Blurring Lines Between Architecture and Transit

The SYMBIOZ House by Renault
The SYMBIOZ House by Renault

Concepts like the SYMBIOZ house and car combo by Renault envision a near future in which higher end, privately owned autonomous vehicles take a place of honor right in the center of the home, integrating into the living space instead of being relegated to a garage. The emissions-free, all-electric car becomes a room within a room to make the transition between home and travel more seamless and comfortable. The car can even act as an energy generator in case the power goes out.

But you don’t have to live in a brand new structure that practically puts your car on an altar in order to benefit from a connection between smart cars and smart homes. For example, Ford is working on integrating its cars with the Amazon Echo and the Wink smart home platform, allowing users to control home systems while still en route or check your car’s diagnostics from the comfort of your couch. Ultimately, as cities evolve, smart infrastructure and integration with automated vehicles could revolutionize public transit as well, using location, weather data and traffic monitoring to make getting from your door to your destination more efficient than ever.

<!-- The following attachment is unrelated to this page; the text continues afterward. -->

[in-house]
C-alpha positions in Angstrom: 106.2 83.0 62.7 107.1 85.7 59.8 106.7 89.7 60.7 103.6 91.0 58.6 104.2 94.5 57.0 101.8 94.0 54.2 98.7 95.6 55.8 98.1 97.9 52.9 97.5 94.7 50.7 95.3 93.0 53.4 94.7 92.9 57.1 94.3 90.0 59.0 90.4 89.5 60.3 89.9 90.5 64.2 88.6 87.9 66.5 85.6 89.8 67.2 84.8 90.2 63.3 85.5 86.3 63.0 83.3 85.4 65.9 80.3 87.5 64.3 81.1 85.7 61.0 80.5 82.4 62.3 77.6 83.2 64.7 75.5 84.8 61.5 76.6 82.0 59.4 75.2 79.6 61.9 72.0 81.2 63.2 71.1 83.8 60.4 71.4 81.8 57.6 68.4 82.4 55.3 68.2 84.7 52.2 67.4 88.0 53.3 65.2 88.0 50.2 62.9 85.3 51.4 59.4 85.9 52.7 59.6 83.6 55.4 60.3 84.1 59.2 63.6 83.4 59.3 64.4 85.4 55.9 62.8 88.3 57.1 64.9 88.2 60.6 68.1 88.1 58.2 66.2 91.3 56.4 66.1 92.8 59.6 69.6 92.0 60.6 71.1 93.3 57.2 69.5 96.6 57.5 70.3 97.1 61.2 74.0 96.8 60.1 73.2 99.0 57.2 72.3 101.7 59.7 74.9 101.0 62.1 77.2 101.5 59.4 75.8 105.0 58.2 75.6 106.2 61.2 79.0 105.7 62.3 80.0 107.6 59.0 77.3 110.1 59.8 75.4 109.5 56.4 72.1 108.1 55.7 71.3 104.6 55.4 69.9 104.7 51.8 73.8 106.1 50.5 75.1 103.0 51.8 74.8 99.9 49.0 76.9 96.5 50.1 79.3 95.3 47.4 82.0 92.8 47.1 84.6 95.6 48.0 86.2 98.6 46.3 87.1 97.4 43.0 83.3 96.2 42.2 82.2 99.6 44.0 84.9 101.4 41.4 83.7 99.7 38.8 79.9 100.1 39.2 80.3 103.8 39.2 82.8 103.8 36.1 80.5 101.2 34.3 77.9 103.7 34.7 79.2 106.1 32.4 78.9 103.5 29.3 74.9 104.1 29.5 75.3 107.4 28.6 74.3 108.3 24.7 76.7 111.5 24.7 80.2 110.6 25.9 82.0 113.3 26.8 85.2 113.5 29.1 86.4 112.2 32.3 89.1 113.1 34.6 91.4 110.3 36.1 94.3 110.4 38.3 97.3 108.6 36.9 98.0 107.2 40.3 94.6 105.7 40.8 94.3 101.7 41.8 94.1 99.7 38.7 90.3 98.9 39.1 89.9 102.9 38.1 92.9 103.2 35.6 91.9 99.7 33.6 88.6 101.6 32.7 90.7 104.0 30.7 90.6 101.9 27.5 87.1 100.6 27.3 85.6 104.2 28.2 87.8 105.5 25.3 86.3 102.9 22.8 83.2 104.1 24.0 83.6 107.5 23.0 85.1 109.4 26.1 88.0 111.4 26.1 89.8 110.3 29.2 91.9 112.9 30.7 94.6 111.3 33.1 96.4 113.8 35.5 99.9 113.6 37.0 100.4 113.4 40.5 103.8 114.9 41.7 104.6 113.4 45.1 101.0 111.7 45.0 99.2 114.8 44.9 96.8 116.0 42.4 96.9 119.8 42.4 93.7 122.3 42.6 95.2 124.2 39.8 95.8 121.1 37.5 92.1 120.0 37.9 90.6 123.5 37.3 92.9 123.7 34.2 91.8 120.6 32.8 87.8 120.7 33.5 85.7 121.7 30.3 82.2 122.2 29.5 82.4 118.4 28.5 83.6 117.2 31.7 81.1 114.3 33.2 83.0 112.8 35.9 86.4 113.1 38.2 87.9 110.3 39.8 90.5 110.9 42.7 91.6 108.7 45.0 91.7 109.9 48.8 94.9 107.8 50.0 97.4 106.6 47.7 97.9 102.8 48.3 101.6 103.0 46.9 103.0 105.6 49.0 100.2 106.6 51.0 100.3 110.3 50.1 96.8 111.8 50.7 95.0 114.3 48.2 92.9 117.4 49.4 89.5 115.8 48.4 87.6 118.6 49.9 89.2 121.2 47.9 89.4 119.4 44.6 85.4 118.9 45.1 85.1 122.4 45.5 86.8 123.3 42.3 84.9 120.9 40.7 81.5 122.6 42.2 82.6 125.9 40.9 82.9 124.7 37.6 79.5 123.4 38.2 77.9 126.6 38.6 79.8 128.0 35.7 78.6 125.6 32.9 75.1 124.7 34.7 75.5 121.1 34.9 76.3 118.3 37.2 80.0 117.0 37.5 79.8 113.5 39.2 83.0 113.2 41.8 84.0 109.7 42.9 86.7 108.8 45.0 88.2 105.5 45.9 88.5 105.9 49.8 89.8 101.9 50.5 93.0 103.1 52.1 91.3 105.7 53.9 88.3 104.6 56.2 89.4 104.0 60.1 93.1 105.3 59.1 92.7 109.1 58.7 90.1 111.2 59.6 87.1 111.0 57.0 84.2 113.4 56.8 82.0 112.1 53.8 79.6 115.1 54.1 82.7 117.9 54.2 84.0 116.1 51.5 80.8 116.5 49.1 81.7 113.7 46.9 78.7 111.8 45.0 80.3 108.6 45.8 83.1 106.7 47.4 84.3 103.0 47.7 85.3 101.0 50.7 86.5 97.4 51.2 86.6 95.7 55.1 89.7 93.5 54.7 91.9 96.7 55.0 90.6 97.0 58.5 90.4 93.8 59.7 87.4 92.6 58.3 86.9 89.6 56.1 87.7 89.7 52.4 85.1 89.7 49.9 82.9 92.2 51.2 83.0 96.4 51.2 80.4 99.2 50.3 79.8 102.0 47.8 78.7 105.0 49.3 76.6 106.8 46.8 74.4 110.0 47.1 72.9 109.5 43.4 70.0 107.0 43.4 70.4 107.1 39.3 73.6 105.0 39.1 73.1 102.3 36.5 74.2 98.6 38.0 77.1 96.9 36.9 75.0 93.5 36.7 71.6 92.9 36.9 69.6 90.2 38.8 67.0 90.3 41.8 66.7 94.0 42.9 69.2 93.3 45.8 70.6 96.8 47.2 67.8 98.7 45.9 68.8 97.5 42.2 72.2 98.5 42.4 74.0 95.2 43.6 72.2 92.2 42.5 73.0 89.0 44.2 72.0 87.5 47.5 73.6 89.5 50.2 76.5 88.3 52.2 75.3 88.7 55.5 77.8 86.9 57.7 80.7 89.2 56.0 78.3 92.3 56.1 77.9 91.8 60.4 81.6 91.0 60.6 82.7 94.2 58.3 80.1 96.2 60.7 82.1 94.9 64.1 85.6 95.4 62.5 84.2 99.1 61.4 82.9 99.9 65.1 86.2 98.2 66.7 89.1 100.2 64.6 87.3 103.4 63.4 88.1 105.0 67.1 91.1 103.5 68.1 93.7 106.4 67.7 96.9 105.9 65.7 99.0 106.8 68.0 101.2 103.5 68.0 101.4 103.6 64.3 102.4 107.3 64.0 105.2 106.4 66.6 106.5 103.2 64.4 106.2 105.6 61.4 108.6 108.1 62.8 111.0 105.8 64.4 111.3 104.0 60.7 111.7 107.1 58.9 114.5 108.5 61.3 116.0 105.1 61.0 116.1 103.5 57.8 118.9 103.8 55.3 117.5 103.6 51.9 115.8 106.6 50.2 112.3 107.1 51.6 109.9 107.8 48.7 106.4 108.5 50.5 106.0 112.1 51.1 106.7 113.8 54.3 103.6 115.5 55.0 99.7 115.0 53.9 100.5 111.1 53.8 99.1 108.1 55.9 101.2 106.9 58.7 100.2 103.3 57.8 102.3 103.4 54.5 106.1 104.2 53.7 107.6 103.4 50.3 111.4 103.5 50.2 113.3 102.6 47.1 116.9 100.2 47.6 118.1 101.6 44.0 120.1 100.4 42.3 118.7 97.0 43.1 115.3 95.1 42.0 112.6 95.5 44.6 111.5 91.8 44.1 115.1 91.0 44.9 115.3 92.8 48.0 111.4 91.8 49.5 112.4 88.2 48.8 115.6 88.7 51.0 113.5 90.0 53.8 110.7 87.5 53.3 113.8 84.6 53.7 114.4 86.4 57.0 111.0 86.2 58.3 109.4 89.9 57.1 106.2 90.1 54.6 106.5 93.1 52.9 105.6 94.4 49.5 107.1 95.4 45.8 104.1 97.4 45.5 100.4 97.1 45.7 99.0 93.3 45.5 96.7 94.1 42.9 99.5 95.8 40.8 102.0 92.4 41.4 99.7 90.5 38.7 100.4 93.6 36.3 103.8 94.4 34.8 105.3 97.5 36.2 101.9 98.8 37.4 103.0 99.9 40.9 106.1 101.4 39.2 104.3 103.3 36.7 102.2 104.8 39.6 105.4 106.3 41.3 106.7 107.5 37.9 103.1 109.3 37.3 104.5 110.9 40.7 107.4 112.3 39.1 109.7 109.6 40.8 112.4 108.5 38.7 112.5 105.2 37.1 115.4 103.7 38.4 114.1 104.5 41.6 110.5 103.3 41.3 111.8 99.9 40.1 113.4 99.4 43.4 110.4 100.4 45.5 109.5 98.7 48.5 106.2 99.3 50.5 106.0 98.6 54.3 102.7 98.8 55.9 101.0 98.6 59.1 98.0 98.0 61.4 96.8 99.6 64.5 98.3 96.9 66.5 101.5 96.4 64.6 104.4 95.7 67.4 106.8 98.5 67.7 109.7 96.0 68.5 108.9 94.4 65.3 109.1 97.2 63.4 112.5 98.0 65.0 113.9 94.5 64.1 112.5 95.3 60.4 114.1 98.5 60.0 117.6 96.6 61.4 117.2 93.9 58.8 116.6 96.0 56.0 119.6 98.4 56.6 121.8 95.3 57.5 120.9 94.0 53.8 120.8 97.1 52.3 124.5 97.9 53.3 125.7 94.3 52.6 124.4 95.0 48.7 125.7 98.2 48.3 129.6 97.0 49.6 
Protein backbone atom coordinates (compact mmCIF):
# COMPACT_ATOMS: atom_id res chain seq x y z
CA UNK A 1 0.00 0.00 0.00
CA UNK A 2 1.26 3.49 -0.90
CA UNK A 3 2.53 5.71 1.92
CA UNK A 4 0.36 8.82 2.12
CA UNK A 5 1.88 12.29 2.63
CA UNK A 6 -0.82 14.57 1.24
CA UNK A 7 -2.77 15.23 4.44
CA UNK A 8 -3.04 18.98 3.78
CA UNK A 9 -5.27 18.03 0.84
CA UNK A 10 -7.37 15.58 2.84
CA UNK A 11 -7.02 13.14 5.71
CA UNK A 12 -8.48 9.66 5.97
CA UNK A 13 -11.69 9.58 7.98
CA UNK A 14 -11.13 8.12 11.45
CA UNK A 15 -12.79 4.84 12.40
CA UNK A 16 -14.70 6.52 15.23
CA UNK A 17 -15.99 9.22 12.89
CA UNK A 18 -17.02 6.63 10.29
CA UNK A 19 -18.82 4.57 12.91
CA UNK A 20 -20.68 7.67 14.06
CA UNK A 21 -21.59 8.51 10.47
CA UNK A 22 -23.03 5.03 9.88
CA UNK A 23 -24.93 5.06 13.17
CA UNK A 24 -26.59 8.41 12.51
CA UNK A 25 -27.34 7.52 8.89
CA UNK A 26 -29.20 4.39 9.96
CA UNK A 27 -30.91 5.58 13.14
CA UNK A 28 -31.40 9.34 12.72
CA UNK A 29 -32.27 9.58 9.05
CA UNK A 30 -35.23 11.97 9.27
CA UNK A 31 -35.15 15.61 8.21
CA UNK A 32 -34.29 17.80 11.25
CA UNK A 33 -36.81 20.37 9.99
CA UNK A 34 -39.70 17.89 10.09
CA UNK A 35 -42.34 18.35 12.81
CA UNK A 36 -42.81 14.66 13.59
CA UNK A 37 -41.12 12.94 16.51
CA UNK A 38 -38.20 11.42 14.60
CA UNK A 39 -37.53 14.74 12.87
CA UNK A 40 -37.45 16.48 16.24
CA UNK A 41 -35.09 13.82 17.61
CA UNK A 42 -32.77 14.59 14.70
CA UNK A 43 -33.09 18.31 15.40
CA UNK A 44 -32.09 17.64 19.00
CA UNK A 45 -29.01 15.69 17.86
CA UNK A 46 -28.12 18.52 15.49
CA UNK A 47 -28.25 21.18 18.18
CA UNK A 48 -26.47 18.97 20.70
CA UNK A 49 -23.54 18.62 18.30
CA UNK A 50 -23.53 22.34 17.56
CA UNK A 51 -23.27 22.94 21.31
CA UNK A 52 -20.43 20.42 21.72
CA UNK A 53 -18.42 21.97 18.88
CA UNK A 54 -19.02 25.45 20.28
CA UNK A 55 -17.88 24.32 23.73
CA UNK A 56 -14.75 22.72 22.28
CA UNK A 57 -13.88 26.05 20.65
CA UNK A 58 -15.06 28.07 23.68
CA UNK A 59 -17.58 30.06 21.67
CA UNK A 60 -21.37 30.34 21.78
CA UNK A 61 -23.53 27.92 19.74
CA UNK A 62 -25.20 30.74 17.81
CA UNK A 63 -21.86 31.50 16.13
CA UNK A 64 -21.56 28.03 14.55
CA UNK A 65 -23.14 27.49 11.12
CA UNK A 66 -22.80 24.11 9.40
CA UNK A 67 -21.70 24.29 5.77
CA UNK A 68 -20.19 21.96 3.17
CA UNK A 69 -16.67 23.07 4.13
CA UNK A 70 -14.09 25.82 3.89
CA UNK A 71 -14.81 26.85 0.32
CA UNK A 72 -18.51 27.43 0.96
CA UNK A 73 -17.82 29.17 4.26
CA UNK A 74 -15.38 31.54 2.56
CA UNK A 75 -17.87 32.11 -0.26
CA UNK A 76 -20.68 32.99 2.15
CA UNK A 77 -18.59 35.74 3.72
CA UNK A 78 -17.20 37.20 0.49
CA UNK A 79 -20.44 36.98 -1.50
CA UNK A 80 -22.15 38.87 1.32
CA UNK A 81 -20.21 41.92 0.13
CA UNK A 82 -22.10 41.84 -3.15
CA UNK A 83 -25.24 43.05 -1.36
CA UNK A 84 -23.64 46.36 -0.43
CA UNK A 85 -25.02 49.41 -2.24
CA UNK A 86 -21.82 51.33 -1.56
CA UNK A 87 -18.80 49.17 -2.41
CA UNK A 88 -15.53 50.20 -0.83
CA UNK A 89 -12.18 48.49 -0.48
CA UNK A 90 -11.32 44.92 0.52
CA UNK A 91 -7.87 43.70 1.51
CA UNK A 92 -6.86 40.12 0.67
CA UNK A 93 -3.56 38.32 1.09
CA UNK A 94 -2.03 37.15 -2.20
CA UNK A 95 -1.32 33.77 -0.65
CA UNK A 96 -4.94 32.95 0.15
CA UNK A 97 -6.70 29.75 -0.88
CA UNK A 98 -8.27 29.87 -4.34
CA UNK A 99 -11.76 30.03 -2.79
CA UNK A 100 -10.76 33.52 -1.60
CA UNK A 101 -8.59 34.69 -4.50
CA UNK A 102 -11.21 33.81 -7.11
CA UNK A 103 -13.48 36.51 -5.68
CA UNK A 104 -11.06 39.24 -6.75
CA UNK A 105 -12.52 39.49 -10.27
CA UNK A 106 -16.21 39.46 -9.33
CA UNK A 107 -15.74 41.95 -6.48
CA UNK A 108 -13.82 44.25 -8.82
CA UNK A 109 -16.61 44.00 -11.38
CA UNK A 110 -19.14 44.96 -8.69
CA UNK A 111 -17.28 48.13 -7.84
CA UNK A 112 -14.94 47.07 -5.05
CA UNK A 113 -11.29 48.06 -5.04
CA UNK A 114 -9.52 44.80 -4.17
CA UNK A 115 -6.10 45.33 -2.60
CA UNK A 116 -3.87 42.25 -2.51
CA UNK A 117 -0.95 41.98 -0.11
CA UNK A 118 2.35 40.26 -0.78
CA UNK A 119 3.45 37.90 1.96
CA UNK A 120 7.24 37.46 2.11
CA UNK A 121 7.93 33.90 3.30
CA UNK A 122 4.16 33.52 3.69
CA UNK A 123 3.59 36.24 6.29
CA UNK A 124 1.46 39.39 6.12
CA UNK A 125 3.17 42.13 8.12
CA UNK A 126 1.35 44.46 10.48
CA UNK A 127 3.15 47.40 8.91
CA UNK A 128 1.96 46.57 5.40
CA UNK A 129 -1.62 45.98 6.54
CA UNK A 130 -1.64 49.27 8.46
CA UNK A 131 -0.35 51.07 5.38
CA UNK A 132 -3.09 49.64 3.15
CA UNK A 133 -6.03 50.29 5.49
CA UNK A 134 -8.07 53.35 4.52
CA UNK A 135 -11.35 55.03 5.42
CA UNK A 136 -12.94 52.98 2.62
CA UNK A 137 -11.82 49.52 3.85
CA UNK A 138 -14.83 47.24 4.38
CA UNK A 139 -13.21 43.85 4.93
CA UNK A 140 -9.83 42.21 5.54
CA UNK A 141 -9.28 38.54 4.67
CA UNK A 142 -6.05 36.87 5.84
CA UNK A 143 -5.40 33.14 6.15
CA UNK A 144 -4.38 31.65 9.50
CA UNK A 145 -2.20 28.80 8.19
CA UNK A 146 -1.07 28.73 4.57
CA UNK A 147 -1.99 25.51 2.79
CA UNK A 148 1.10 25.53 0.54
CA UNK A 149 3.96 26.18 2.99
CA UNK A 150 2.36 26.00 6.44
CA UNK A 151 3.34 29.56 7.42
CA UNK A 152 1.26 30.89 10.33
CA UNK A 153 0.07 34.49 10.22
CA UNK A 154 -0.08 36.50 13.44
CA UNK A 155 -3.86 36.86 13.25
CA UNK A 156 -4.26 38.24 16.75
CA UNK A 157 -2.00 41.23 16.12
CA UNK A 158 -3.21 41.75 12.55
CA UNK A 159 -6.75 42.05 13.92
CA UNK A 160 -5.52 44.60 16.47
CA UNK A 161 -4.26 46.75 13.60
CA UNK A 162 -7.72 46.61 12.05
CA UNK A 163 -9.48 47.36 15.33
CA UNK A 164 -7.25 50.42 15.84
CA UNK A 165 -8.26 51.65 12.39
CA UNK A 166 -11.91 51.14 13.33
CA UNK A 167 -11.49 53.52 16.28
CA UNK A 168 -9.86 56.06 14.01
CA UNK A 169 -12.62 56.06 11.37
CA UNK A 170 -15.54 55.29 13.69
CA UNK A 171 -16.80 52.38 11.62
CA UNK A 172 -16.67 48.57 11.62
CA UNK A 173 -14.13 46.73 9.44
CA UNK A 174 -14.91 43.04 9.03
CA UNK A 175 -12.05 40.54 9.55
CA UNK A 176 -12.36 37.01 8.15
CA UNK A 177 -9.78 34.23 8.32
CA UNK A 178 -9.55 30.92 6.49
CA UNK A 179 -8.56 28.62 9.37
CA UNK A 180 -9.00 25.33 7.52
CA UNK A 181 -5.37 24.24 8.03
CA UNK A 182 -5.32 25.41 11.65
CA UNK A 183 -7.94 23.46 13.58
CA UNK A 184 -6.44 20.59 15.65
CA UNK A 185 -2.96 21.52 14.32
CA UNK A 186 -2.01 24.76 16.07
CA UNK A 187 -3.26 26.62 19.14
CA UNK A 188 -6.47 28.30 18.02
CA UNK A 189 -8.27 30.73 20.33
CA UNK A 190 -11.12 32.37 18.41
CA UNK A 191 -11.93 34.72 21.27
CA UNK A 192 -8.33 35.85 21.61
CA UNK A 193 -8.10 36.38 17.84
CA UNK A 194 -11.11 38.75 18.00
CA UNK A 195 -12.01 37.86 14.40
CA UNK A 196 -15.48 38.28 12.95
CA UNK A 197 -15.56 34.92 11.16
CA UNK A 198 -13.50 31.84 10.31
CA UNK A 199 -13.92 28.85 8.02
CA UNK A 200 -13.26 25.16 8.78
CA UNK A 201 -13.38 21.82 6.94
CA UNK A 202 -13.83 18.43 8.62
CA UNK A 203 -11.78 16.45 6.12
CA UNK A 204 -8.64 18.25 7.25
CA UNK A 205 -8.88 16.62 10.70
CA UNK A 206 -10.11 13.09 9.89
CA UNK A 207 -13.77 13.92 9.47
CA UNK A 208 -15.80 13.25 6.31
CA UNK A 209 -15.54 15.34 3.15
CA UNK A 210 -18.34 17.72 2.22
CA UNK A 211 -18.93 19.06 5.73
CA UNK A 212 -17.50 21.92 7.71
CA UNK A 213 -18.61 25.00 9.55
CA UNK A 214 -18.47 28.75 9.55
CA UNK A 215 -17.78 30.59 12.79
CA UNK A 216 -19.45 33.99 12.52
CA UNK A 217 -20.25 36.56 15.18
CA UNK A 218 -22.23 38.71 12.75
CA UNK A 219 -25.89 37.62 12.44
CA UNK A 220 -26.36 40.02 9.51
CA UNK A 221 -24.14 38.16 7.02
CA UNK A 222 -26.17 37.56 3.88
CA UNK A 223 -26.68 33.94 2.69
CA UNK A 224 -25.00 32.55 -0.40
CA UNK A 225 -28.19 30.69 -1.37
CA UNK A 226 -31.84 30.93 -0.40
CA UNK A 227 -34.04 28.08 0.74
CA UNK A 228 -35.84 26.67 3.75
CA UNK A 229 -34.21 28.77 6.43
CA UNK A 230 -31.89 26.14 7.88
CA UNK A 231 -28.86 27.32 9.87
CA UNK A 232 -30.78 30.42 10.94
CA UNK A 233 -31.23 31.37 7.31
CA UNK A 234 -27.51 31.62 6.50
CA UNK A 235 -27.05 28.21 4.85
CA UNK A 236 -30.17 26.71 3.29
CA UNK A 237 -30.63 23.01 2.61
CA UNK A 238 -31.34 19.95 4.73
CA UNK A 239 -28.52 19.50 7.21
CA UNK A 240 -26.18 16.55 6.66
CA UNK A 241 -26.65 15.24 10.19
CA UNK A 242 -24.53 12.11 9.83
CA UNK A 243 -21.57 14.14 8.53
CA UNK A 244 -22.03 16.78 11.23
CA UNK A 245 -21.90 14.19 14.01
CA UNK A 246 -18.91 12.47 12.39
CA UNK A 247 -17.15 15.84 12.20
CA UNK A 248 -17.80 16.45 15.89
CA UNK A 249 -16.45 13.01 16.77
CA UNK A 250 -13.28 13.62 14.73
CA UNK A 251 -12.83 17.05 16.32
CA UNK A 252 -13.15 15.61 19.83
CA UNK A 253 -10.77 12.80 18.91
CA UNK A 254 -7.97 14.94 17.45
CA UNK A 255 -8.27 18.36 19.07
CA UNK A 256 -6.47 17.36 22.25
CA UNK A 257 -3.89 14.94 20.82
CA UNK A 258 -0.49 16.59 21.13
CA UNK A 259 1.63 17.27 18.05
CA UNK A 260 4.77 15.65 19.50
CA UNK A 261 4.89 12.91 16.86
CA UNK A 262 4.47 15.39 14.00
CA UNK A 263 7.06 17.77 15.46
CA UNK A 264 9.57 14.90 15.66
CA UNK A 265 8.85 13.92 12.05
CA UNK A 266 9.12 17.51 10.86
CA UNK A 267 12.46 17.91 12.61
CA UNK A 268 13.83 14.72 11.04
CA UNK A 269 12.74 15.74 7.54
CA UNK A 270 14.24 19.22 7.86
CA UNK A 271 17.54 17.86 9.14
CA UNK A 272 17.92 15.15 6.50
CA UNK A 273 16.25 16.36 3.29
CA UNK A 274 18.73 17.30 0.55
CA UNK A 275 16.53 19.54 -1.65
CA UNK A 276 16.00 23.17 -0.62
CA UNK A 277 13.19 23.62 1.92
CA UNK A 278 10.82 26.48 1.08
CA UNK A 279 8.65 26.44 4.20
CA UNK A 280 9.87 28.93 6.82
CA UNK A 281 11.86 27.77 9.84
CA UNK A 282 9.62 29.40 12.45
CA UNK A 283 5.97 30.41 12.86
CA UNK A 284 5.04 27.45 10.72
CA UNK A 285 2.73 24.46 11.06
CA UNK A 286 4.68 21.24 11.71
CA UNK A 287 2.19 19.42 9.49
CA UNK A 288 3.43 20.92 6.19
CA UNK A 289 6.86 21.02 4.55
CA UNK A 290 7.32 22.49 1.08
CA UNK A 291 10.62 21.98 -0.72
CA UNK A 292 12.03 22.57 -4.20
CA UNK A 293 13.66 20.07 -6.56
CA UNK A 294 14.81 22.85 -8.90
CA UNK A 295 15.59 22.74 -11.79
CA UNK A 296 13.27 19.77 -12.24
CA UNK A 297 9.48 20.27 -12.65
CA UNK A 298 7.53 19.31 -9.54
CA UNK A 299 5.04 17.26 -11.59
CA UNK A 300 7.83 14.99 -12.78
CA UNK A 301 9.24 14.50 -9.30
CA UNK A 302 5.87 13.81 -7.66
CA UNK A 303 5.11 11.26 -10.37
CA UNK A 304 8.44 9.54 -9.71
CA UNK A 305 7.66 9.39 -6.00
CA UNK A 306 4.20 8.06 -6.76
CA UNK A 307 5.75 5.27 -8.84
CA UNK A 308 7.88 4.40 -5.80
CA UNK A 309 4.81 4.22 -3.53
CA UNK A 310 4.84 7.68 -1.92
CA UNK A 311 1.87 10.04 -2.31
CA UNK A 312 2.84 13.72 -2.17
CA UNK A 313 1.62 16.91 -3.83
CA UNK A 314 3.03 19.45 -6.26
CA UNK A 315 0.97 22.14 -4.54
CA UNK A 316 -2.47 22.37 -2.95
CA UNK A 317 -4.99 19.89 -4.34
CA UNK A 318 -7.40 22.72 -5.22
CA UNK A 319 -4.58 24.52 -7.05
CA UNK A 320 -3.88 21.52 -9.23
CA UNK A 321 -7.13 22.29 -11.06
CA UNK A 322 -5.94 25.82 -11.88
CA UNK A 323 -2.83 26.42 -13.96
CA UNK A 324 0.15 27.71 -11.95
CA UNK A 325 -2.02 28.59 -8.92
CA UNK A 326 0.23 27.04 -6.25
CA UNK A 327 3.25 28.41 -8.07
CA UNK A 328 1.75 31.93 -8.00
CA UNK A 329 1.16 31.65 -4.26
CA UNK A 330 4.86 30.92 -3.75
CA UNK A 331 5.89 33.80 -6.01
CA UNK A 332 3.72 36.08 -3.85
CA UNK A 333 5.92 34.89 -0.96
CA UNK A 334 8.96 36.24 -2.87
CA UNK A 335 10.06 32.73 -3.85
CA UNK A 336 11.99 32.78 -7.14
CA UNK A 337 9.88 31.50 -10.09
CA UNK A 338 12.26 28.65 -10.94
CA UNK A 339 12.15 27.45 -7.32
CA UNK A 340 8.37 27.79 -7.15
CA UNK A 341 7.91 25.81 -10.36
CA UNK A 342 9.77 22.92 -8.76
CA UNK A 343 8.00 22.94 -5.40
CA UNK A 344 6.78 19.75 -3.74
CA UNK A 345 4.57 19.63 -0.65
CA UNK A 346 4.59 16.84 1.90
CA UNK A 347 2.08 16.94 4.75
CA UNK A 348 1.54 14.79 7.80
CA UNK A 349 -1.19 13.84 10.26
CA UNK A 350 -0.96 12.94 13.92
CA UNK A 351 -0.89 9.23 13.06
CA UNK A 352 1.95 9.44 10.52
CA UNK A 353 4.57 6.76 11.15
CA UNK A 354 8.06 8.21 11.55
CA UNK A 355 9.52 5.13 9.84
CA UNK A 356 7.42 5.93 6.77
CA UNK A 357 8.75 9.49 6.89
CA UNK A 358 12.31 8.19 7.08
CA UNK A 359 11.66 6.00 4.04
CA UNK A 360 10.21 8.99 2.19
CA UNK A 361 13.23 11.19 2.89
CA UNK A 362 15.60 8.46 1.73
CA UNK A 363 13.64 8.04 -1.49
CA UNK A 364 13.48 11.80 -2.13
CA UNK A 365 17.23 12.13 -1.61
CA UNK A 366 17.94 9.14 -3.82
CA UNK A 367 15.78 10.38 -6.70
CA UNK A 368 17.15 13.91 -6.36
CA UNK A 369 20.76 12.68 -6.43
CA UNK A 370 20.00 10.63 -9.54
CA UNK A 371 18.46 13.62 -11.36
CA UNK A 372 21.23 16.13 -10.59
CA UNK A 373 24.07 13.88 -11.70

This is also the reason why Honda got into the smart home game in the first place. The auto manufacturer believes that automation between buildings and vehicles should be seamless, and that developing efficient and clean technologies for both is integral to fighting climate change.

A Greater Need to Keep Up with Change

There’s (at least) one big caveat to all of this, very real privacy concerns aside. Technology is constantly changing, and it can quickly feel out of date. Anyone who owns a car with its own circa 2010 built-in GPS system has experienced firsthand how features like this can become redundant and obsolete within a matter of months after they’re installed.

A much higher level of cross-compatibility standards will be necessary to make sure smart home devices from different manufacturers are able to work with each other, like Honda’s Smart House energy management system meshing with smart dishwashers from Bosch and refrigerators from KitchenAid. But systems will also have to be built with frequent upgrades in mind, which requires a level of flexibility and adaptability a lot of architecture can’t currently accommodate. Embracing change as a constant (and preparing for the end of a structure’s usability) must extend to the ways in which we design and build everything around us. And just as importantly, smart home technology needs to be egalitarian, integrated into housing that’s legitimately affordable rather than a feature that’s only accessible to the wealthy.